Hunt for a Legendary, Lost Treasure
A treasure hunt factors in to our next report this Wednesday, but it may concerned more legend than fact. Here`s what we know for sure: last week, FBI agents and state officials were seen digging in the ground in part of rural Pennsylvania, in an area called Dents Run. The FBI would only it was, quote, carrying out court authorized law enforcement activity in Elk County.
But news affiliate WJAC says their cameras also observed the owners of a lost treasure recovery service at the site, and that brings us to the legend.
In 1863, during the U.S. civil war, the story goes that a Union wagon train packed with gold was lost near Dents Run. Some accounts say it had 55 bars of gold, which would be worth $54 million today. But despite decades of treasure hunting in the area, no gold and nothing other than a few historical artifacts has been found. And a local historian who`s investigated himself says he found no credible evidence there was ever gold there.
Still, with rumors swirling that metal detectors indicated something was at Dents Run, an FBI seen excavating in the area, the lore has taken on new life.
A 35-Year-Old Scientist Aims to Transform Prosthetic Limbs
The skin is the largest organ in a human body. It`s like a climate control jacket we all wear. It keeps our inside warm when it`s cold, it helps us cool off when we`re hot.
But if someone loses a limb, they lose the ability to feel what the skin there could feel, even if they have a prosthetic limb replaced it.
Meet a scientist who`s working to change that.
BENJAMIN TEE, SCIENTIST AND INVENTOR:
My name is Benjamin Tee. I`m from Singapore and I`m 35 years old. I am scientist and innovator in the field of electronic skins.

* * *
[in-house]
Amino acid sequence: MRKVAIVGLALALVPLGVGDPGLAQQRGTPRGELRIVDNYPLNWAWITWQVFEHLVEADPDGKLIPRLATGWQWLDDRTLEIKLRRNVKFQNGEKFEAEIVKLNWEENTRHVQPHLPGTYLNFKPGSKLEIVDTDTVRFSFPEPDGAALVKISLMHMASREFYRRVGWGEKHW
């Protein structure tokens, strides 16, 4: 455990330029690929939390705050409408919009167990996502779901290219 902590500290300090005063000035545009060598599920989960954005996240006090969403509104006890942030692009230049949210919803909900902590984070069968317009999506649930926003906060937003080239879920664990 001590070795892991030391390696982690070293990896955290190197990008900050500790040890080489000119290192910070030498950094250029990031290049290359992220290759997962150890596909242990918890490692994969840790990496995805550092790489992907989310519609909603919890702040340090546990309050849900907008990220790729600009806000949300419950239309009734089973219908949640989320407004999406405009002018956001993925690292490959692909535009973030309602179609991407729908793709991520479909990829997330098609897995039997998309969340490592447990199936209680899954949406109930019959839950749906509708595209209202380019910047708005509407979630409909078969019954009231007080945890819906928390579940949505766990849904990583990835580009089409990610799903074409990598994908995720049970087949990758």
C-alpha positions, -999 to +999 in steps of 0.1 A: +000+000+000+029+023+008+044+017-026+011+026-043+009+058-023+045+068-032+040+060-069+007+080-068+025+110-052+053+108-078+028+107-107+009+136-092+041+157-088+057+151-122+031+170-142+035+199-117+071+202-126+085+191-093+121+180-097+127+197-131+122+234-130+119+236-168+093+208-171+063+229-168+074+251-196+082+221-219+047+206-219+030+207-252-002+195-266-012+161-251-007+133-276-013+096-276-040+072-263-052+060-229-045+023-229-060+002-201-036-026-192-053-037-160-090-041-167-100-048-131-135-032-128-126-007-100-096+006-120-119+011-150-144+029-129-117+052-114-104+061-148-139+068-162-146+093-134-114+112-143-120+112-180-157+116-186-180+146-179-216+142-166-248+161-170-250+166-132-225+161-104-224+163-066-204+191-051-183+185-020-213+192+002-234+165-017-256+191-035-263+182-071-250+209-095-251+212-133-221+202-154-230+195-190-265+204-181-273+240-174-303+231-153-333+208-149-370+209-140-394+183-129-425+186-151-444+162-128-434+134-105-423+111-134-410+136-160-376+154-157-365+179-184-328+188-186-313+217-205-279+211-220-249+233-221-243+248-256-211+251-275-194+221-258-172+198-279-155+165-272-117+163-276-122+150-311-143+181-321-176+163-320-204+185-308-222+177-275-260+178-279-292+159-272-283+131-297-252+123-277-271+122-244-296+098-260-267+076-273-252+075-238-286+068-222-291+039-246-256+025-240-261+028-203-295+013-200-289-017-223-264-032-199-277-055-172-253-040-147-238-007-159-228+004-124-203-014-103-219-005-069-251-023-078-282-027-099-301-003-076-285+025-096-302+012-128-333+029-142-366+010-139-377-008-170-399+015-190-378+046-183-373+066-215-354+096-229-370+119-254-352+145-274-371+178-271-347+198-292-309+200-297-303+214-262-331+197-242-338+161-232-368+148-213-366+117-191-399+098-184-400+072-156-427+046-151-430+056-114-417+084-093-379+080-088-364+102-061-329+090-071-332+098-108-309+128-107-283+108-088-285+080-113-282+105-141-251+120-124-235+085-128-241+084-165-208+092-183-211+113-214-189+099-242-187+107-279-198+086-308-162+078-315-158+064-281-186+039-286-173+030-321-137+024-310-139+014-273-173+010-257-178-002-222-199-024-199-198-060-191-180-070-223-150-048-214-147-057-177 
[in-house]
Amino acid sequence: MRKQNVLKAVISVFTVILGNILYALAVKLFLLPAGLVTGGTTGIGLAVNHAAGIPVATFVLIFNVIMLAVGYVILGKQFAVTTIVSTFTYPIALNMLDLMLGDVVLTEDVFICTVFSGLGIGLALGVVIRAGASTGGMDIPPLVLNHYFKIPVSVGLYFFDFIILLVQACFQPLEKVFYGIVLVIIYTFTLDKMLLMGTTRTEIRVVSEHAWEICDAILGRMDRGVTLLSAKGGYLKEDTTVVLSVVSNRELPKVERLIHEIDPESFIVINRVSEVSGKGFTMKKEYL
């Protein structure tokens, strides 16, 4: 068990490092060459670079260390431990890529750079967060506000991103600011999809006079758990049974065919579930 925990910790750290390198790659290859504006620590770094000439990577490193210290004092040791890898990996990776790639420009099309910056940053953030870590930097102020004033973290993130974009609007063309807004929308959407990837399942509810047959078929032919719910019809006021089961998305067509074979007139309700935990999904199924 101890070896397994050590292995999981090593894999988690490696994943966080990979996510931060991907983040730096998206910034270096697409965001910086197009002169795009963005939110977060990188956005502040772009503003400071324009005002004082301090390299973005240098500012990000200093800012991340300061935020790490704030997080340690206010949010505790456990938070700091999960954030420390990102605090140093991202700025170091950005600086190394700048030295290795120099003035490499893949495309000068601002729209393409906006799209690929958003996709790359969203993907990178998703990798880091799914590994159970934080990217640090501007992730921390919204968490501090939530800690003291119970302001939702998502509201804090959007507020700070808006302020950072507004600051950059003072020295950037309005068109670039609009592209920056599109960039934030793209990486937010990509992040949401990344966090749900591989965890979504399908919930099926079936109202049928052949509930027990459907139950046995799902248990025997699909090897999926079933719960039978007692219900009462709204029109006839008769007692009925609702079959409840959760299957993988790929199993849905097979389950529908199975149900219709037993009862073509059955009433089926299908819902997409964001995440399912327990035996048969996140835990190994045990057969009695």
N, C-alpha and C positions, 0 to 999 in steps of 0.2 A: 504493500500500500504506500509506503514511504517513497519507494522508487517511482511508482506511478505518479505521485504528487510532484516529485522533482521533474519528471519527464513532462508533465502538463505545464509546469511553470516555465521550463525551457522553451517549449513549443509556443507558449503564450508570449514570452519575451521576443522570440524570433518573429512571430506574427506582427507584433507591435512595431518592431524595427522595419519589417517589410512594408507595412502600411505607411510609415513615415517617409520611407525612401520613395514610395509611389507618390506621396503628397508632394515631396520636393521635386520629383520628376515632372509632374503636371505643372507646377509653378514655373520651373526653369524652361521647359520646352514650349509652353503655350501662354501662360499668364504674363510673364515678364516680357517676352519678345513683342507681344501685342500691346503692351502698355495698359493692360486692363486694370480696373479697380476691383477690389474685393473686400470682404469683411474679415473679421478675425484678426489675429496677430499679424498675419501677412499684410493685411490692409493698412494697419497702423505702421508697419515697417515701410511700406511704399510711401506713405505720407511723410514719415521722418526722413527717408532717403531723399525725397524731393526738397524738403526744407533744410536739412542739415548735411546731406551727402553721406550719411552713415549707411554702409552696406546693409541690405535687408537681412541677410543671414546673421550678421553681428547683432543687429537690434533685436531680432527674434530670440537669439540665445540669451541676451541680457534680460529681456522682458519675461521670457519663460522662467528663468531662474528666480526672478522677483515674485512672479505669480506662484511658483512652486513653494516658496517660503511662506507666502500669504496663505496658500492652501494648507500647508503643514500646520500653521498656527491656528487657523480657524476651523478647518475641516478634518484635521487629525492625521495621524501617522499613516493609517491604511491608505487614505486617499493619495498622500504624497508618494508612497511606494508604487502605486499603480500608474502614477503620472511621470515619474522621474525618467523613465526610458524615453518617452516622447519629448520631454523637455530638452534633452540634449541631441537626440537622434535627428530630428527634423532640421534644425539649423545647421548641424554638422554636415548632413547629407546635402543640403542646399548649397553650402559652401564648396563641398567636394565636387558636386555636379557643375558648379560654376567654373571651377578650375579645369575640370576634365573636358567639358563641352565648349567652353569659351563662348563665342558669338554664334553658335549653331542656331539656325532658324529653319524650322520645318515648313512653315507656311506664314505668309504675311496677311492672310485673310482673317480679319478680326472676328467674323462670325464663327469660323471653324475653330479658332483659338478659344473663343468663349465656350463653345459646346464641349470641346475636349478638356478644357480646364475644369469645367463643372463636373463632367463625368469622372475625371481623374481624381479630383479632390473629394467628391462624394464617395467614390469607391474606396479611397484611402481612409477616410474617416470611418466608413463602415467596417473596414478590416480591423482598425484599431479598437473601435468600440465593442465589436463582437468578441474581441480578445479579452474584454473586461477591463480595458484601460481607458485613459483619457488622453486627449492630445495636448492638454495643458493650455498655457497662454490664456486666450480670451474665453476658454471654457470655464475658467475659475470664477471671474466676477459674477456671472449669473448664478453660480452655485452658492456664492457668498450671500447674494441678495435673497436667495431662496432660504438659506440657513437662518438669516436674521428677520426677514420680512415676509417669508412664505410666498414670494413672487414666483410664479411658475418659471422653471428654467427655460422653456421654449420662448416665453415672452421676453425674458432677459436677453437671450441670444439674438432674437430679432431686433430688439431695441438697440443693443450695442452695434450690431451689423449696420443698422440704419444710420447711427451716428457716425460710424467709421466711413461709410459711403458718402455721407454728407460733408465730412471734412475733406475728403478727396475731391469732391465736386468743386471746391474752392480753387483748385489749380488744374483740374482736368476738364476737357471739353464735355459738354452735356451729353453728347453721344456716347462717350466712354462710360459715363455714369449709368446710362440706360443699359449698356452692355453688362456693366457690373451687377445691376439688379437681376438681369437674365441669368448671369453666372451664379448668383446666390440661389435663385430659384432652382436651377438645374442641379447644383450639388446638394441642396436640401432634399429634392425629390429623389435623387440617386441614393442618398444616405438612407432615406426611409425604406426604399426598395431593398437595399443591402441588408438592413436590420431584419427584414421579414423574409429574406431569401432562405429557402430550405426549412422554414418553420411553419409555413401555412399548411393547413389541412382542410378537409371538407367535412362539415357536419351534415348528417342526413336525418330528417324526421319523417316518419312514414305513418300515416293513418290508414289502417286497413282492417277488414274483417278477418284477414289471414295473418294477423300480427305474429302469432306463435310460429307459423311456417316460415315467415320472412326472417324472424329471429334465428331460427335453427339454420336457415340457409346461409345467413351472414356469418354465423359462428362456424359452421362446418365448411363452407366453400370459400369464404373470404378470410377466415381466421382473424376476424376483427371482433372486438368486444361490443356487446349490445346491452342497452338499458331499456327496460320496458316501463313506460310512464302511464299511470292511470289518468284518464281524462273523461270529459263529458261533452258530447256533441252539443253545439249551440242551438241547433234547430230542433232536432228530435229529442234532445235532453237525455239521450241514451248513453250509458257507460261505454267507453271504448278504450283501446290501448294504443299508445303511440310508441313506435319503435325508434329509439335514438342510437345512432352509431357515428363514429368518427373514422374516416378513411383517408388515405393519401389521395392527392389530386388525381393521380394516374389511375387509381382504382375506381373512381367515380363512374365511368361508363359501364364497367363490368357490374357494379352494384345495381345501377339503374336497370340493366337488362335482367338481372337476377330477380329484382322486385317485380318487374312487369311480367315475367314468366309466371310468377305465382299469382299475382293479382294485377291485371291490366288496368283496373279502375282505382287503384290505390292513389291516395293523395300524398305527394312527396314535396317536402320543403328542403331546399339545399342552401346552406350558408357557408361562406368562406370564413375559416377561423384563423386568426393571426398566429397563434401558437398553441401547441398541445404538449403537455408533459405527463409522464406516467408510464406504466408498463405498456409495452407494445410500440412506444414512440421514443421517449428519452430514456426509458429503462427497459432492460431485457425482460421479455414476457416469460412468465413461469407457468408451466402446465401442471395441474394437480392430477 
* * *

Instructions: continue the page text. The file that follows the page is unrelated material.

So, electronic skins are really a recreation of some of the amazing (INAUDIBLE) abilities that human skin offers us. Basically, it`s a substrate that can sense the environment really well, just like your own skin, and the whole is to be able to advance robotics and provide them with the sense of touch. It allows us to be so dexterous and creative.
When I was a kid, about 7 years old, I was really inspired when I watched the "Star Wars Trilogy" and head of robotic assistant fixed back Luke Skywalker`s hand that he lost in a Jedi fight. And the hand will have complete sensation and the robot pokes it. He`s able to react, and this is something that today`s prosthetic hand is unable to achieve yet.
If you talk to patients or people that have unfortunately lost their hands or even their legs, when they use a normal prosthetic, they`re unable to feel. And this really affects the daily activities. It`s been a decade actually thinking about this problem.
(INAUDIBLE) it`s not easy in a way I first started, I think it was in 2008. A few was just starting -- people are just starting to think about how you can solve this problem and we had to look at very new materials. We have to develop new materials.
The grand challenge is, can we create an artificial version of skin? And, you know, we have multiple brainstorming sessions to see how we can achieve that.
I really think we`re very close. We have now developed a platform technology that can enable sensors to be built on any skin you want. So, it could be over the entire body of a robot, or it could be as small as in the area of your finger tip.
What we`re trying to do is to change scientific -- science fiction into scientific reality. Quite frankly, kudos to the science fiction writers, you know. They`ve done an excellent job of envisioning a future. But we are the ones putting (ph) how to make that a reality.
10 Out of 10
Super monster wolf gets "10 out of 10". What sounds like your little brother`s description of something scary, super monster wolf is actually sort of scare crow, except of warding off birds, this thing in Japan is meant to scare off deer and wild boar. Its eyes glow, it can growl or howl or make gun shot sounds.
The solar-powered super monster wolf costs $4,800. But farmers say it has helped pests away.
Even if it`s more likely to growl than prowl, to glow than grow, to stick than stalk, to make noise than show poise, to light up than light out, and to be more sensory that intent-sory. It might not monster up fear in humans, but at least it wolfed up our last segment on CNN 10. I`m Carl Azuz.